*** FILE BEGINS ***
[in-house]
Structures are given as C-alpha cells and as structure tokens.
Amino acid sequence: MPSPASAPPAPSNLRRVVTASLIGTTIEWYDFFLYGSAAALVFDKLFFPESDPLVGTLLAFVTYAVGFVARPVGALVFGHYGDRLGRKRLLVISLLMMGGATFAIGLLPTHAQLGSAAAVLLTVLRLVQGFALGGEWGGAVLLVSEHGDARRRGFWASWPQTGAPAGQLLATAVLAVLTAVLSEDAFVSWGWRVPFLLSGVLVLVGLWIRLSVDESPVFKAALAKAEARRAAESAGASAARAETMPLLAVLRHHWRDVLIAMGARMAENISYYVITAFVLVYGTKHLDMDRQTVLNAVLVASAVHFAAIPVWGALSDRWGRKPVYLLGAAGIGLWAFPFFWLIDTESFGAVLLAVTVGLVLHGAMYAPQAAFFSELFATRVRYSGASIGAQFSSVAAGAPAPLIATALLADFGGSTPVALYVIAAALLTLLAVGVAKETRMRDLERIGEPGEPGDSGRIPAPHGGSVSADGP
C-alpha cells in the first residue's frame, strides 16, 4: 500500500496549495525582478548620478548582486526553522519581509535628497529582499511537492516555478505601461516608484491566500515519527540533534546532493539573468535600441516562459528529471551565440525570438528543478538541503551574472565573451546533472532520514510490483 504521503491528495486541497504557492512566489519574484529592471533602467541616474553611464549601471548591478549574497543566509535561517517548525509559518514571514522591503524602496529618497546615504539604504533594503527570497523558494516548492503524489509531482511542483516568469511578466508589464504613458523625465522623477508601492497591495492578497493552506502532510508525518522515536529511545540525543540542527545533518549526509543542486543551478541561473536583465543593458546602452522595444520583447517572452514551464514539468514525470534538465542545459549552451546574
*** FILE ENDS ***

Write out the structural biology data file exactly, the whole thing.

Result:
[in-house]
Structures are given as C-alpha cells and as structure tokens.
Amino acid sequence: MPSPASAPPAPSNLRRVVTASLIGTTIEWYDFFLYGSAAALVFDKLFFPESDPLVGTLLAFVTYAVGFVARPVGALVFGHYGDRLGRKRLLVISLLMMGGATFAIGLLPTHAQLGSAAAVLLTVLRLVQGFALGGEWGGAVLLVSEHGDARRRGFWASWPQTGAPAGQLLATAVLAVLTAVLSEDAFVSWGWRVPFLLSGVLVLVGLWIRLSVDESPVFKAALAKAEARRAAESAGASAARAETMPLLAVLRHHWRDVLIAMGARMAENISYYVITAFVLVYGTKHLDMDRQTVLNAVLVASAVHFAAIPVWGALSDRWGRKPVYLLGAAGIGLWAFPFFWLIDTESFGAVLLAVTVGLVLHGAMYAPQAAFFSELFATRVRYSGASIGAQFSSVAAGAPAPLIATALLADFGGSTPVALYVIAAALLTLLAVGVAKETRMRDLERIGEPGEPGDSGRIPAPHGGSVSADGP
C-alpha cells in the first residue's frame, strides 16, 4: 500500500496549495525582478548620478548582486526553522519581509535628497529582499511537492516555478505601461516608484491566500515519527540533534546532493539573468535600441516562459528529471551565440525570438528543478538541503551574472565573451546533472532520514510490483 504521503491528495486541497504557492512566489519574484529592471533602467541616474553611464549601471548591478549574497543566509535561517517548525509559518514571514522591503524602496529618497546615504539604504533594503527570497523558494516548492503524489509531482511542483516568469511578466508589464504613458523625465522623477508601492497591495492578497493552506502532510508525518522515536529511545540525543540542527545533518549526509543542486543551478541561473536583465543593458546602452522595444520583447517572452514551464514539468514525470534538465542545459549552451546574